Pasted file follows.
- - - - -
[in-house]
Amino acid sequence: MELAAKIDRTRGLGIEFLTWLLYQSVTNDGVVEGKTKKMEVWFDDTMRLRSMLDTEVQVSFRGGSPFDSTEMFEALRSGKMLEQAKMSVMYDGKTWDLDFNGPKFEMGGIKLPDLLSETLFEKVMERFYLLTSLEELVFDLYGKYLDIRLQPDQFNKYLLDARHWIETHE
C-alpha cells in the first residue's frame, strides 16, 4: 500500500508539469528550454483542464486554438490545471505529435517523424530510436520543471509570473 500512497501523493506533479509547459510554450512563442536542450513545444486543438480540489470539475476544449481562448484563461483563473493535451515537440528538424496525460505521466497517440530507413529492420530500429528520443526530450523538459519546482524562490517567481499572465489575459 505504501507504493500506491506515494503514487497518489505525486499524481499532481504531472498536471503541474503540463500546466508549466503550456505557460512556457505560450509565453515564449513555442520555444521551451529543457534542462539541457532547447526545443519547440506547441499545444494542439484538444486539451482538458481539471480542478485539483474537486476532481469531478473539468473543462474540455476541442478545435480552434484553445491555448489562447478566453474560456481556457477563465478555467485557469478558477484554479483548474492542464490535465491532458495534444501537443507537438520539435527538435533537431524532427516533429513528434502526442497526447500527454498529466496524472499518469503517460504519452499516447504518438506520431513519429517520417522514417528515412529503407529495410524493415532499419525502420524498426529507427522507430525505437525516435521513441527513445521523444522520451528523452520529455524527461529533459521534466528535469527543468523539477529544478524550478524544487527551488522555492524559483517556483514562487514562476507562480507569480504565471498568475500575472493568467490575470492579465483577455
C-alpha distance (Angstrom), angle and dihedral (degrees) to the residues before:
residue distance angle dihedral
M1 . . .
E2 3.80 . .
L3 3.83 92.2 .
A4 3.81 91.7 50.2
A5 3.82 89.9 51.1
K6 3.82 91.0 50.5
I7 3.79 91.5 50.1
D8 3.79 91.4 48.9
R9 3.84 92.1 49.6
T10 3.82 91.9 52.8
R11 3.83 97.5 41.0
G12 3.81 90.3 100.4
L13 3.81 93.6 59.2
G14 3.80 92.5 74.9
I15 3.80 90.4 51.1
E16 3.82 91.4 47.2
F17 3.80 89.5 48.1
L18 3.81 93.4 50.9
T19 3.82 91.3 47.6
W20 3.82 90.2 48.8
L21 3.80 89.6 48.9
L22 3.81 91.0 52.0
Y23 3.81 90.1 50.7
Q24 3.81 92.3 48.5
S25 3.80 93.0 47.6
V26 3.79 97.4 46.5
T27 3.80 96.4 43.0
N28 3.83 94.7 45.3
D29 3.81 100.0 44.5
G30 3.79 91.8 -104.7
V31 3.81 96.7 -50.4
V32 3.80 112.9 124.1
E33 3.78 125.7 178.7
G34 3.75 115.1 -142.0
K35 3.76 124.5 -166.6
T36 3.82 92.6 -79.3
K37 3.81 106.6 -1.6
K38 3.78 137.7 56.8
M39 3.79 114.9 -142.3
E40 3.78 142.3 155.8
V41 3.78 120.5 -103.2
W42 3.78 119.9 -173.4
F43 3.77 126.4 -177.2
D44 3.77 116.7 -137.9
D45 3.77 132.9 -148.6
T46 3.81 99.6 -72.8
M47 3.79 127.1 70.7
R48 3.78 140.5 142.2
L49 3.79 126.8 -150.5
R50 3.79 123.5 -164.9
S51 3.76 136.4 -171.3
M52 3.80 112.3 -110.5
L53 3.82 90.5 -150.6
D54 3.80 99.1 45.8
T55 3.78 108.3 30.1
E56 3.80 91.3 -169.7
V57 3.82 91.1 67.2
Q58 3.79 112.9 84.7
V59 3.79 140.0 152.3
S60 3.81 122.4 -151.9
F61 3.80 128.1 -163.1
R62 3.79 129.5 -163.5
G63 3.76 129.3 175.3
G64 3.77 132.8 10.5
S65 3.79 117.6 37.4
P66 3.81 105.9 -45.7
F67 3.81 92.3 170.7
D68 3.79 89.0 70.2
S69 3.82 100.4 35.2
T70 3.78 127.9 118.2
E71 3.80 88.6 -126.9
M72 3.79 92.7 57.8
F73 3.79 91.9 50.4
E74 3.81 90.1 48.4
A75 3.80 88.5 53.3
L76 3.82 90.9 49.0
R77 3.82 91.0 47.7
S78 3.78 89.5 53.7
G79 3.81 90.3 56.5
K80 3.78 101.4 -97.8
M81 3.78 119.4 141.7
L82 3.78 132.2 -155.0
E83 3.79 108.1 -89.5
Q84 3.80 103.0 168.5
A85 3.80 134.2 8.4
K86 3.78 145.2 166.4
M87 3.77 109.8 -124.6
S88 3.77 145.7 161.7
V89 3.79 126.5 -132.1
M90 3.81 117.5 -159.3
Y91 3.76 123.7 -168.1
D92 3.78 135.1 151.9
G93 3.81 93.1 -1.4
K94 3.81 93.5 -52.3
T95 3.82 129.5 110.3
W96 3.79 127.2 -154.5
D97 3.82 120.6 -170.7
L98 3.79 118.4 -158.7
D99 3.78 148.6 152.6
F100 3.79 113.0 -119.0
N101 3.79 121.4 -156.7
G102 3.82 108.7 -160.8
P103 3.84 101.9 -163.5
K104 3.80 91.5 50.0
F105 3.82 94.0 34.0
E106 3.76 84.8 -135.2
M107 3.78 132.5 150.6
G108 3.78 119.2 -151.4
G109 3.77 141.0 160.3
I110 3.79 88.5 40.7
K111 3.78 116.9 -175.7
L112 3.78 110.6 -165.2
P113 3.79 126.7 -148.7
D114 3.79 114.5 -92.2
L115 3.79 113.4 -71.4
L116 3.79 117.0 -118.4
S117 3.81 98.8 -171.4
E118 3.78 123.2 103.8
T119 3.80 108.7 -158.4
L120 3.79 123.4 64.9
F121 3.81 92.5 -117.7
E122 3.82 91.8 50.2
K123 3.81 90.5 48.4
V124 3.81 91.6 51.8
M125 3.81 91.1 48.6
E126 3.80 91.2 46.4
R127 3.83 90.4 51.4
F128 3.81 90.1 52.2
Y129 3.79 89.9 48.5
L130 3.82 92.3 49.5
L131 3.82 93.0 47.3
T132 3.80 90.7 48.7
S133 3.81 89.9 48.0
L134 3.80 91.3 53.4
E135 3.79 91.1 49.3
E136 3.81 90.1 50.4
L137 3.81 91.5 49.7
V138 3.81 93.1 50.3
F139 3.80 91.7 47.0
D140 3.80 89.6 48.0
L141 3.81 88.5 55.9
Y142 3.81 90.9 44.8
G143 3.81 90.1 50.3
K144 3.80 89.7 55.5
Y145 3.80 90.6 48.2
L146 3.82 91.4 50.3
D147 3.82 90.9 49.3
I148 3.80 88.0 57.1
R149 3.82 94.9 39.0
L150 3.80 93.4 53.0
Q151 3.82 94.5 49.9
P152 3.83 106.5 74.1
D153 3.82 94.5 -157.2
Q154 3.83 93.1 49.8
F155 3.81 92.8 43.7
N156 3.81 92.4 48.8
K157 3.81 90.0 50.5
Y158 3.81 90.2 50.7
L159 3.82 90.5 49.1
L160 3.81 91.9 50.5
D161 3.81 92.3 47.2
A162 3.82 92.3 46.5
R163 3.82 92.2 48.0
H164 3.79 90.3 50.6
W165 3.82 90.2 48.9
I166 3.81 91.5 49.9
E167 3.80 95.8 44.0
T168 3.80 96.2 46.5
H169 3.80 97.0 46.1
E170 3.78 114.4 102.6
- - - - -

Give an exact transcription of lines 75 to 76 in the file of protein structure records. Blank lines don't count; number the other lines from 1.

T70 3.78 127.9 118.2
E71 3.80 88.6 -126.9